We’ve passed the halfway point in our exploration of every Heritage Minute in Canadian history, and we’ve weeded out pretty much everyone that hasn’t contributed to our sense of national identity
along with those I just don’t care for. Going forward, pretty much every Minute will be great in some ironic or misplaced patriotic way.
But enough generalizations. It’s time to be proud of war, being better than Americans, and famous people from Ontario.
(A reminder of the scoring system: Each Minute is ranked out of 10 on the Heritage Factor—silly facial hair, contrived conversations, abrupt transitions, “Burnt Toast Moments”, and everything else unique about the medium’s form—and out of 10 on the Canadian Factor, which is to say, whether the thing it’s discussing/celebrating is something that only Canadians would be really proud of)
#40: Maple Leaf Gardens (12.5 points)
The plot: The plot: Toronto, 1927. A bunch of fellas are talking about this newfangled arena Conn Smythe wants to build. They laugh about how awful the Maple Leafs’ name is, making it the only time in history the Leafs are mocked.
Cut to A Powerful White Man Being Skeptical about Smythe’s plan.
But Smythe says the construction workers will get part of their pay in shares, which the Powerful White Man repeats for the audience’s benefit.
Cut to construction. A worker with a ludicrous Italian accent explains why they’re going so fast:
Then we literally get 15 seconds of random clips from Maple Leaf Gardens, the greatest Canadian arena ever that wasn’t The Forum. Until it closed.
The takeaway: Toronto’s sport place is the most important sport place ever, because Toronto.
Heritage Factor: 8.5. We get three different scenes, with completely different characters, with completely different tones, in the first 40 seconds, all with old-timey hats, over-the-top accents. And then it’s like they just got lazy and decided to go for archival footage to pad it out.
Canadian Factor: 4. DID YOU KNOW TORONTO HAD AN ARENA THAT HOSTED LOTS OF WORLD-CLASS THINGS?!? Seriously, Centre of the Universe. Everyone city has an arena. Every city negotiations to build their arena. Every city saw famous people come through their arena. And every city has had an arena close. If anything, this Minute shows off Toronto’s insecurities, which is the only reason it gets this high a mark.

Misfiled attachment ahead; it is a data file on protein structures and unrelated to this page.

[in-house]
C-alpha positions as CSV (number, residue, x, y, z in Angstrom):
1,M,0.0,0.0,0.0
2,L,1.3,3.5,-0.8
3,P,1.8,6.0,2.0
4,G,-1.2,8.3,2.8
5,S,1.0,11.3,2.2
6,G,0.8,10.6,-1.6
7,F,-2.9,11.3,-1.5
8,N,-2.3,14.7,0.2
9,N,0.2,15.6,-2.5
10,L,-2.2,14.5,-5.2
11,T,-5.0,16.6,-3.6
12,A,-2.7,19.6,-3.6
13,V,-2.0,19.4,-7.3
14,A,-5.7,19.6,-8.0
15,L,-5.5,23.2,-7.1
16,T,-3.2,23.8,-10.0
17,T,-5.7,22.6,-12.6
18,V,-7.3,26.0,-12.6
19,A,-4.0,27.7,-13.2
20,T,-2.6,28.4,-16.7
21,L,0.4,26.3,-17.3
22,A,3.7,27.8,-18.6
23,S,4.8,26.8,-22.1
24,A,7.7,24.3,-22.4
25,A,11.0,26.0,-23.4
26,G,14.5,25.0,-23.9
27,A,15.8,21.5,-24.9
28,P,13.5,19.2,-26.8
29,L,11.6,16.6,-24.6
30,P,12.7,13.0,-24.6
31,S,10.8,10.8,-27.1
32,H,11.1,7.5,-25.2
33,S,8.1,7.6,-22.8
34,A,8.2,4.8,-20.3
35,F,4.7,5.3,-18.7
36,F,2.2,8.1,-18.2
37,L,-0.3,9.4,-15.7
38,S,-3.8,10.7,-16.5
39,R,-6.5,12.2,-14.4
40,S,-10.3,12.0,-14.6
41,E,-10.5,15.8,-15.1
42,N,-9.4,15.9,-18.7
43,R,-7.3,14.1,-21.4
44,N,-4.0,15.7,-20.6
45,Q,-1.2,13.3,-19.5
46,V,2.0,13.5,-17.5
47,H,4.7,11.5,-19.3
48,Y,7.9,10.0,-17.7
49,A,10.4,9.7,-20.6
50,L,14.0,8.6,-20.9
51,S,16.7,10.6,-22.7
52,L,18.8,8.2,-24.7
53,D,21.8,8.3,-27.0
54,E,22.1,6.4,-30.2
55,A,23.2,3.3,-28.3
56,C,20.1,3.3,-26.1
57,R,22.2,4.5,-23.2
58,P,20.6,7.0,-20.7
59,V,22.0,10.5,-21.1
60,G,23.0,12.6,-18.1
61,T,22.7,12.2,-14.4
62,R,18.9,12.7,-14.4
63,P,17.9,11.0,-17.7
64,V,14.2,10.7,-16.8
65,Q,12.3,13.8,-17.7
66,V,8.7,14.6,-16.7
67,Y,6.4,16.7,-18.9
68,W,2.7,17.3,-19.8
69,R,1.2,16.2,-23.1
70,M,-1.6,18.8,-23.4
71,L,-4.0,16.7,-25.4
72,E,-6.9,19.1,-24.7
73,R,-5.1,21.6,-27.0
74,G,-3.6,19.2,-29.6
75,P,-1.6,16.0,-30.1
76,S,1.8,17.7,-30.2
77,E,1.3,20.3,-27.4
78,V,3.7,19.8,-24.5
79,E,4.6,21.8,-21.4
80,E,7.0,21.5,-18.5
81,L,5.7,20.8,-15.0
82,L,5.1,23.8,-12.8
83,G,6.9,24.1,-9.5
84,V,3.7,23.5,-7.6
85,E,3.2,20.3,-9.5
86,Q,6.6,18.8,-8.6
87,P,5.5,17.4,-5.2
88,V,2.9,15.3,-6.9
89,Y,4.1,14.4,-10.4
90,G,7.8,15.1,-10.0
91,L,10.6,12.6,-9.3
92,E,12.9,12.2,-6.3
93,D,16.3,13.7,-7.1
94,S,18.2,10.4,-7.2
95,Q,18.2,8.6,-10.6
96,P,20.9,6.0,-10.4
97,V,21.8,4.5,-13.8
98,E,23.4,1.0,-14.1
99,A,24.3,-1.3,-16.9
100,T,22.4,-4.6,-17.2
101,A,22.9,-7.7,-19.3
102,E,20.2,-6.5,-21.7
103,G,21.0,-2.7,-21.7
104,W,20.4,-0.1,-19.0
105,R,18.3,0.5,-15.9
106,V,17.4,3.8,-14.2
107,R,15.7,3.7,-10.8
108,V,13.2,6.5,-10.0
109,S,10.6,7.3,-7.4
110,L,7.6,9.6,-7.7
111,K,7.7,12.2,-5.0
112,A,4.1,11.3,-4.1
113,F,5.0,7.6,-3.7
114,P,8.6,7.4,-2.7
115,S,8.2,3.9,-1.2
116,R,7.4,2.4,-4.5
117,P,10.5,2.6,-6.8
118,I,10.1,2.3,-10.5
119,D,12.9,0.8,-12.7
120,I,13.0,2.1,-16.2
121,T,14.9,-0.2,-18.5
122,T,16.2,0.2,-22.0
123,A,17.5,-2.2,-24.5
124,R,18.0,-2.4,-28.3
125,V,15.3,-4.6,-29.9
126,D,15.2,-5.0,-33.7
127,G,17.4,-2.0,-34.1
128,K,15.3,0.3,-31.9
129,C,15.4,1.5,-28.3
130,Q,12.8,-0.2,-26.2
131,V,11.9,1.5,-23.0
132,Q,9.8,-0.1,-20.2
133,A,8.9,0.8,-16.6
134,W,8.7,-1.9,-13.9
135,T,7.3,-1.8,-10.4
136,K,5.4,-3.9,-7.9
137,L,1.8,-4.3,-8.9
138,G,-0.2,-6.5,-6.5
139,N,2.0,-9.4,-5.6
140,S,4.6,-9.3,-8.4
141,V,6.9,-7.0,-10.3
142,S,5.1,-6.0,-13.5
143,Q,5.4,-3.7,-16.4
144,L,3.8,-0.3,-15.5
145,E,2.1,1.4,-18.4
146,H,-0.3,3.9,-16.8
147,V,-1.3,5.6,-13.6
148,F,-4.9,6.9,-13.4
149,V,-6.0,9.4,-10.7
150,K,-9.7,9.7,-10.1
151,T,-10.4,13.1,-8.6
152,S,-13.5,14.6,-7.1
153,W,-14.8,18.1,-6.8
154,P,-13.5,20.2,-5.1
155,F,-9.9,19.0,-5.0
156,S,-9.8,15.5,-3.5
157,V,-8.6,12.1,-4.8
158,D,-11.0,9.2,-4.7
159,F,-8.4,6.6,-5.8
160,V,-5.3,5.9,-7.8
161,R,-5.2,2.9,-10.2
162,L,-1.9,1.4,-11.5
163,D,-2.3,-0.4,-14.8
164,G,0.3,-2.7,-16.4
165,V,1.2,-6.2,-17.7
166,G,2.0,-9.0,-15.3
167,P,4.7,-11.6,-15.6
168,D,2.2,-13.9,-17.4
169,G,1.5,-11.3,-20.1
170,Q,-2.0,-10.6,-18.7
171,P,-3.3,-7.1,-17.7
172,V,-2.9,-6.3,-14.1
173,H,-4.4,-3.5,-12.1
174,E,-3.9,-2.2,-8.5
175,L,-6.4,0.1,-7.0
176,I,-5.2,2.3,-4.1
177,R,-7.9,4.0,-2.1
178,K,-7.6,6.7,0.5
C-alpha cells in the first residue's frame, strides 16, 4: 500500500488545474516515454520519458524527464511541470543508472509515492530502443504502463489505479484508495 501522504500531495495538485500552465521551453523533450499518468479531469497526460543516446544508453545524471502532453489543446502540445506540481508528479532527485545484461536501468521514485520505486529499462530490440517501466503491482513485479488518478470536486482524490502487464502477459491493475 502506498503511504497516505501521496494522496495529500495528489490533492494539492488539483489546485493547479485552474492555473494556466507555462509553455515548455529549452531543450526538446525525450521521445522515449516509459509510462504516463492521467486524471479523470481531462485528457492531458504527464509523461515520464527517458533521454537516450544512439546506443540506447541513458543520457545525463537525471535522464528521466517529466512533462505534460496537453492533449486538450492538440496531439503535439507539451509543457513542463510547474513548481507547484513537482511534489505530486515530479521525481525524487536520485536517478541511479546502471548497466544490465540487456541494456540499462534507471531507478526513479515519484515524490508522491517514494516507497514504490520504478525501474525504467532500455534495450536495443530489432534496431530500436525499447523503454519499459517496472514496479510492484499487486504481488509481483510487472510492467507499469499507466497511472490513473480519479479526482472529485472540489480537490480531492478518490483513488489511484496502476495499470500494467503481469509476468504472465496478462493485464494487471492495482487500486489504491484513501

#39: Osborn of Hong Kong (12.5 points)
The plot: Hong Kong, 1941. A command centre is under attack. Some people go outside. A guy called Osborn takes command. The guys outside die. Osborn tells everyone they’ll leave ASAP. Then:
Ruh-roh. What follows is the most epic action shot in the Heritage Minute canon.
We’re told Osborn was given Canada’s first Victoria Cross of the war. Posthumously.
The takeaway: Sigh. War, man.
Heritage Factor: 8.3. This doesn’t really follow the standard Heritage Minute script—it’s just a really solid piece of filmmaking. Like, the type that a high school History teacher could play in class, without any of the kids snickering about it later.
Canadian Factor: 4.2 DID YOU KNOW CANADIANS WERE BRAVE IN THE PACIFIC THEATRE OF WW2 TOO?!? Yes, this is one of the 11 different Minutes where we learn Canadians Showed Bravery in Wars. And in isolation, each are fine. Many are stirring. When you’re the insane fool watching all of them, repeatedly, over the course of a week, they tend to descend into a mush of sameness.
#38: Jacques Plante (12.7 points)
The plot: Jacques Plante is a goaltender for the Habs. He gets hit in the face with a puck.
Plante is back in the locker room being tended to. Coach Toe Blake tells Plante “You can’t do this Jacques! It’s never been done before!”
(Spoiler alert: he does it)
A pack of old-timey reporters wants to know what’s up. The Habs won’t say. Plante comes out. He gets hit in the face again. But this time…